Food Vs Mood

August 2012

Foods & Behaviour

Do you worry that certain foods make your child’s mood change from good to bad?

Many parents blame sugar for everything (including me), but endless studies have proven that sugar cannot alone change a child’s behaviour.

Additives, preservatives and flavour enhancers definitely have major affects on children’s behaviour – so a fresh, healthy well balanced diet avoiding these substances should be the aim of every family.

I am the first to admit, whilst aiming for fresh, natural organic food for every meal, it doesn’t always happen in my house. Time, money and convenience play a big part in what my children and the rest of the family eat.

I have seen both my children go crazy, throw tantrums and Wobblies after eating and drinking piles of party food, only to blame it on all the sugar, colourings and additives. But do I really know they are to blame, my children will have meltdowns after strawberries and natural yogurt too!

According to Dr. Richard Wurtman, who is involved in numerous studies on nutrition and the brain, there are certain established bits of knowledge of how food affects your mood that you can put into practice.

Mind Food + Energy - Protein foods are known for their ability to increase levels of alertness and energy. Eating foods high in protein will give you a slight mental boost. High protein foods include fish, poultry, meat, and eggs. If you can’t eat those, try high protein foods that also contain significant amount of carbohydrates, such as legumes, cheese, milk, or tofu.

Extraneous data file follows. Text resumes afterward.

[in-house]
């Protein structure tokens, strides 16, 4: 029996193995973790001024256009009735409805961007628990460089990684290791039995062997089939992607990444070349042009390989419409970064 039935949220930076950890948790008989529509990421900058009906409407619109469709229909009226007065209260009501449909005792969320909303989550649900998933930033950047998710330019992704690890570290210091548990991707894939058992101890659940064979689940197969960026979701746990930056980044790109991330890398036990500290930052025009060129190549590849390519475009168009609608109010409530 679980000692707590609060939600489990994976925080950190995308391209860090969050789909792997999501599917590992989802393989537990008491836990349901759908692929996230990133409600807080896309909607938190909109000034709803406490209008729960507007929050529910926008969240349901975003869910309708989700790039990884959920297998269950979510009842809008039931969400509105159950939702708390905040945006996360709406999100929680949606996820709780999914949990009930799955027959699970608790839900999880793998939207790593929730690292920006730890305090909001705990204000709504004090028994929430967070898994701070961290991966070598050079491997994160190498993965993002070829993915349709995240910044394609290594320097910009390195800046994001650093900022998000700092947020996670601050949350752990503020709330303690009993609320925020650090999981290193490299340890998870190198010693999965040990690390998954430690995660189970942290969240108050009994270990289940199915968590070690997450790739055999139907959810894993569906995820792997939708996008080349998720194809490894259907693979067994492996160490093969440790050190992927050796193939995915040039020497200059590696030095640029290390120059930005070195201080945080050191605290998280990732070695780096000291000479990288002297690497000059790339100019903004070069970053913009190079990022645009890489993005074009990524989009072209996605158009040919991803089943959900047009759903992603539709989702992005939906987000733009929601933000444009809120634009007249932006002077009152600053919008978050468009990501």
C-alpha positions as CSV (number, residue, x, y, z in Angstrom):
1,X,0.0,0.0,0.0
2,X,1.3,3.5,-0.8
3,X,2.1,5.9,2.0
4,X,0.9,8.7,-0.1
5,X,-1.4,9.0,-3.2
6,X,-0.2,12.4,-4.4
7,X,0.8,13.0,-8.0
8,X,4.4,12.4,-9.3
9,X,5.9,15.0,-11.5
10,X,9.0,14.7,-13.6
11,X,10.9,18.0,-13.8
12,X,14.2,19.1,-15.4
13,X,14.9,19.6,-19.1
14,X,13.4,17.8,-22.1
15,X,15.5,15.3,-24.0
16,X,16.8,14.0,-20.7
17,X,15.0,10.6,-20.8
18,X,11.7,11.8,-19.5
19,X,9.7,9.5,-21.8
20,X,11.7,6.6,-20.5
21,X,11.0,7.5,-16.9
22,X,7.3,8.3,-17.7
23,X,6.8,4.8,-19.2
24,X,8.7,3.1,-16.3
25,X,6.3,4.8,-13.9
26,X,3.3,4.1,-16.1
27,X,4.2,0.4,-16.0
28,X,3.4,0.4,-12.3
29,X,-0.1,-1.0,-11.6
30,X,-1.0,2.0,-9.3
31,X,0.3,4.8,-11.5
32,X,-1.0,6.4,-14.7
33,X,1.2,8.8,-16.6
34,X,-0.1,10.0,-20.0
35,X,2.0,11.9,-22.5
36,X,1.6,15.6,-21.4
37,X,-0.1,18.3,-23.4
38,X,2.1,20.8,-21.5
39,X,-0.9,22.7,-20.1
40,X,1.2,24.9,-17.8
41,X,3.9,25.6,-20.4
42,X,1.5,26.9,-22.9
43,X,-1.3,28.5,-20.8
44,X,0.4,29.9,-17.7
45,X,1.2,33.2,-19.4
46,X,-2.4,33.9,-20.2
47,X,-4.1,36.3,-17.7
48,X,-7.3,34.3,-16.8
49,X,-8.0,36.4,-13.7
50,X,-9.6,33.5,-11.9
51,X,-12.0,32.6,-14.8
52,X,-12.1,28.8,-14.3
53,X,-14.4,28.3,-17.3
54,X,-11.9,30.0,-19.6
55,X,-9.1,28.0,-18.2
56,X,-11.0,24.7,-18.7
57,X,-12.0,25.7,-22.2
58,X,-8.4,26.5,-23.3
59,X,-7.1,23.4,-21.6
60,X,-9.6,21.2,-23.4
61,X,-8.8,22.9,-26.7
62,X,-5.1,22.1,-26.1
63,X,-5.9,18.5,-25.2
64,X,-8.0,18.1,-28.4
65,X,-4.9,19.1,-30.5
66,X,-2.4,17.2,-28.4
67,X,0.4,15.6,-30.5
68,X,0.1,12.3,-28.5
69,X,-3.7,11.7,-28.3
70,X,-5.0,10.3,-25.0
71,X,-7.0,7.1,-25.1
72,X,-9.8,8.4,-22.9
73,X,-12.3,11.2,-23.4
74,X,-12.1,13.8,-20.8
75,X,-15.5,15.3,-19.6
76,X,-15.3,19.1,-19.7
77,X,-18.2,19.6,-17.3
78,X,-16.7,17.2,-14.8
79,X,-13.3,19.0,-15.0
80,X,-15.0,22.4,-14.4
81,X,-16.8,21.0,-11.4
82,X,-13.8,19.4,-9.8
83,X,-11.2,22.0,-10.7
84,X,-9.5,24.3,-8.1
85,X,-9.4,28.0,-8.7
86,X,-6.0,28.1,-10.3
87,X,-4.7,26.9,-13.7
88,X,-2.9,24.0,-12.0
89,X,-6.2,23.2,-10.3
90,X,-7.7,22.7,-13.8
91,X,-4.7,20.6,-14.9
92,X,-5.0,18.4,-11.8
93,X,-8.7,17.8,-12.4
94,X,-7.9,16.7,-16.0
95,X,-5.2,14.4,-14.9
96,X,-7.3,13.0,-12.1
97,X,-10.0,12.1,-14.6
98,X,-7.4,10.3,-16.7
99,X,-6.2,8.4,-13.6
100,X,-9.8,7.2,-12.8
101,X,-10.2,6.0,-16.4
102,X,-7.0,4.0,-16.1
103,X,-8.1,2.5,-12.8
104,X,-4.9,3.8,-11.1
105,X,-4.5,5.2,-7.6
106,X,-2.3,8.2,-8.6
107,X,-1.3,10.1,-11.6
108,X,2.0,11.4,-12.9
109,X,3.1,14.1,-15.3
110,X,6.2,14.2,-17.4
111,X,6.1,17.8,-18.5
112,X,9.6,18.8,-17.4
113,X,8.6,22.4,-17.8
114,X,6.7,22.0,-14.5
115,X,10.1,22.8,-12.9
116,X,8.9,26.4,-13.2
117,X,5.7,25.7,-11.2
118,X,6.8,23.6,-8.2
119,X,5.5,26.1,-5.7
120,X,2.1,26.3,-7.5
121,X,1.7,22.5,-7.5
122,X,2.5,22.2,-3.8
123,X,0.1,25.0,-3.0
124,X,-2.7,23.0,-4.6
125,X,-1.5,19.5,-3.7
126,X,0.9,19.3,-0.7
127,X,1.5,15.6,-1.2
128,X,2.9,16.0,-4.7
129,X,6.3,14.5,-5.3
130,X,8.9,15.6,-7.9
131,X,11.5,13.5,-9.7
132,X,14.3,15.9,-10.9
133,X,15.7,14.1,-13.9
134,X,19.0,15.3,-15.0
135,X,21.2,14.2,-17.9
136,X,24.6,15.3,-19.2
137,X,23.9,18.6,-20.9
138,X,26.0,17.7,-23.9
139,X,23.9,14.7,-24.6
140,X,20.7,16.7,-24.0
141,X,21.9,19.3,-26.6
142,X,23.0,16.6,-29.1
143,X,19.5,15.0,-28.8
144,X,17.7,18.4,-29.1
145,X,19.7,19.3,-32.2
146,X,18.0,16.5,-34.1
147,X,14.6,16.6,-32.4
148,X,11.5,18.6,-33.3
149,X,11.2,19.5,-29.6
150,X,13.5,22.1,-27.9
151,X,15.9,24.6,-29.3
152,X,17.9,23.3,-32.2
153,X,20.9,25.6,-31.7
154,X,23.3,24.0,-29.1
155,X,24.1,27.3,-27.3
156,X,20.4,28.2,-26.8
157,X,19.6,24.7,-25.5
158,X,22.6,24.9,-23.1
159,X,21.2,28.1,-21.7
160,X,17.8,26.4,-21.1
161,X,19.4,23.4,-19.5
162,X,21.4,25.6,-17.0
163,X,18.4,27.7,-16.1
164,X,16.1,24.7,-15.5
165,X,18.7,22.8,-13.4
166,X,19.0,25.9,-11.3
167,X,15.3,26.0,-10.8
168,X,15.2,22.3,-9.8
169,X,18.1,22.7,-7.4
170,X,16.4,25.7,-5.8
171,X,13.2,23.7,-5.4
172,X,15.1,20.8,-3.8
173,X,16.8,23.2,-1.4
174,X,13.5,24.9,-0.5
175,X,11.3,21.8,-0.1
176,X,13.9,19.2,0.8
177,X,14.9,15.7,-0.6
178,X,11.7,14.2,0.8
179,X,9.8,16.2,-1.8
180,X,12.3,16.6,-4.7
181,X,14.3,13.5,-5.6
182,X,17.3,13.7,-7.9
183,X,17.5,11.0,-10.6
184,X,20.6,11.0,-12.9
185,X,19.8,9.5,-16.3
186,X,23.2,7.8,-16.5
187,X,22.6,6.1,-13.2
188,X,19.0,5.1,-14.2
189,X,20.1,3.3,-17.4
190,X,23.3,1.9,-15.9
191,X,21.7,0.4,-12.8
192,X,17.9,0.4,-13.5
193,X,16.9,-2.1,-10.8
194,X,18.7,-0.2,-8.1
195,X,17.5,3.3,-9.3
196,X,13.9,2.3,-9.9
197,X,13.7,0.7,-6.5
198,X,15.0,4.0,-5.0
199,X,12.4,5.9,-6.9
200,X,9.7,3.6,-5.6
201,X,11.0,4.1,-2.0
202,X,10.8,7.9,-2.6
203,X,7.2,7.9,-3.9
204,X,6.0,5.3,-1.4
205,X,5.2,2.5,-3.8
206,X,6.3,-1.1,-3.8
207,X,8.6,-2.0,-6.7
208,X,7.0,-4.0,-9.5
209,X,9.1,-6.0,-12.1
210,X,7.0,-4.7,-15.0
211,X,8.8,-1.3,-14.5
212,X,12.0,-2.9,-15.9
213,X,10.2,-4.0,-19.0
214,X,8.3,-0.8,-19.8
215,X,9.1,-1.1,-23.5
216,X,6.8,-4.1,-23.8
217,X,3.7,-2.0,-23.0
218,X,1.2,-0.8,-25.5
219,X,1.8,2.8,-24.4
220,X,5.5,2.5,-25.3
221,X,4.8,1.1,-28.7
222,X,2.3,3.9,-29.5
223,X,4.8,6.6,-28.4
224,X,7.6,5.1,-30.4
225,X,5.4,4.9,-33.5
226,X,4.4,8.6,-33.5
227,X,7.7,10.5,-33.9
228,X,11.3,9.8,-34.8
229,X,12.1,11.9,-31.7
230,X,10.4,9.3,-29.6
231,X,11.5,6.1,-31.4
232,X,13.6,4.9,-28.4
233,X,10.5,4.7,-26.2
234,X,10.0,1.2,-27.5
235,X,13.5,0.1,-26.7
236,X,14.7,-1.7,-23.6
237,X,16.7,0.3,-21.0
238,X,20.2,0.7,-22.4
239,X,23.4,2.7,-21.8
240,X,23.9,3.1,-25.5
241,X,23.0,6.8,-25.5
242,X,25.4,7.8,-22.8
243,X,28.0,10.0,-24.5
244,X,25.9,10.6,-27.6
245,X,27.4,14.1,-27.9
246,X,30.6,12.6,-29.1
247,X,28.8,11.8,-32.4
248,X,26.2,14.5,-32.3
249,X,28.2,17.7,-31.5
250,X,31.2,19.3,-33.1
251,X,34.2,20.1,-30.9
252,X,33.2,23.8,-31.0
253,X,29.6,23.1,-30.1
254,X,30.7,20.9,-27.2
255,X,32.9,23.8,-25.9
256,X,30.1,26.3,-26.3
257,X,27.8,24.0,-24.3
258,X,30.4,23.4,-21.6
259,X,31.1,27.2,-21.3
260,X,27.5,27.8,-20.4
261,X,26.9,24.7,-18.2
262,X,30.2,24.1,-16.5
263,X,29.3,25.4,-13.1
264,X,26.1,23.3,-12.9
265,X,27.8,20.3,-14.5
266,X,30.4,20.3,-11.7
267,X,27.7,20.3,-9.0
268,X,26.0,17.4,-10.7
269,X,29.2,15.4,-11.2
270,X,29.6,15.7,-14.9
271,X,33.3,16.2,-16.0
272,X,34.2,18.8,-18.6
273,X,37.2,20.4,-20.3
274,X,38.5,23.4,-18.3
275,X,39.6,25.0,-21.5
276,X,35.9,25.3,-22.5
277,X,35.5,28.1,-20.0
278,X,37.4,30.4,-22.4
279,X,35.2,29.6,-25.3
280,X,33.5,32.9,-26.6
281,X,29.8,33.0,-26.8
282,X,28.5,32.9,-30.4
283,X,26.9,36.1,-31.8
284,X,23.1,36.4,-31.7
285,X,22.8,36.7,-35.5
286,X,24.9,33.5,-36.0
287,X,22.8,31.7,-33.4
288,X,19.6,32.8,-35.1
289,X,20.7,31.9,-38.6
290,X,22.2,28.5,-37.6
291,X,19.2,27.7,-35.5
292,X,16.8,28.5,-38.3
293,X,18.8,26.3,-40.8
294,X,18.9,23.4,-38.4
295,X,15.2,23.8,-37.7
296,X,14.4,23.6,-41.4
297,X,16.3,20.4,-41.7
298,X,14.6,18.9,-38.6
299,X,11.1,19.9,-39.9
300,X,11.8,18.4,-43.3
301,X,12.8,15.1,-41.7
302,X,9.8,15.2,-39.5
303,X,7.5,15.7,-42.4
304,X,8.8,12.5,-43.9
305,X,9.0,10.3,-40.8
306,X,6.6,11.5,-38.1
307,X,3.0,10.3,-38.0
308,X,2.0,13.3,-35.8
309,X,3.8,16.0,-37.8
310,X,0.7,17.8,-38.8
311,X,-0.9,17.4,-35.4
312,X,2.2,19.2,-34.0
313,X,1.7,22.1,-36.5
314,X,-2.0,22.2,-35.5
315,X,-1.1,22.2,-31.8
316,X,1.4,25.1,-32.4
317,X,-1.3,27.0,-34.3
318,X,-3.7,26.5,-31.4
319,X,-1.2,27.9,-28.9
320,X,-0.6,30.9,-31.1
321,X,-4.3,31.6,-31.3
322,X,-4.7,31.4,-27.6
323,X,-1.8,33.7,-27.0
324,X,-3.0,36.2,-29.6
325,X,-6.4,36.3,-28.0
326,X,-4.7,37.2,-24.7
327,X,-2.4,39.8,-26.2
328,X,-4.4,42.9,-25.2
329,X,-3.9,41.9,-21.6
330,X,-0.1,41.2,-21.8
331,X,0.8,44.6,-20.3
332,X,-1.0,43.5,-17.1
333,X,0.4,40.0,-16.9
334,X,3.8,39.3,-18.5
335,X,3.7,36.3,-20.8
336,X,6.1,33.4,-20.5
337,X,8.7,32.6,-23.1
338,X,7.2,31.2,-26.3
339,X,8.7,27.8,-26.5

Calm & Relaxed – Eating carbohydrates can produce a sense of calm, induce sleep and even reduce the effects of pain. Good sources of carbohydrates include whole wheat breads, cereals, pasta and rice.

Happy – Folic acid is the answer, as little as 200 micrograms is enough to help you feel happy instead of sad – easily obtained in a cup of cooked spinach or a glass of orange juice.

Bad Moods – Children and adults suffering from a lack of selenium have been shown to be more anxious, irritable and moody than their non-lacking counterparts. Be sure to get your daily dose by eating a Brazil nut, or tuna sandwich, sunflower seeds, whole grain cereals, or swordfish.

Food reactions can be difficult to recognise in children, and can only be diagnosed by professionals usually through an elimination system and controlled diet. An Australian study of children experiencing irritability, restlessness and sleep disturbances (Rowe and Rowe, 1994) demonstrated deterioration of behaviour in children after elimination and re-introduction of foods containing synthetic colouring. The removal of preservatives, artificial colours and flavours also had a good response in hyperactive children.

Fresh food is no doubt best for children and your family, and when buying packaged food try and avoid the following:

1. Artificial Colours & Flavours – Flavour Enhancers 620-625 MSG etc

2. Chemical Preservatives – Butylated Hydroxyanisole (BHA), Sodium Nitrate, Sodium Benzoate

3. Artificial Sweeteners – Aspartame, Acesulfame-K, Saccharin

4. Added Sugar – High Fructose Corn Syrup (HFCS), Corn Syrup, Dextrose, etc

5. Added Salt – Look at the sodium content and choose foods with the lowest amounts.



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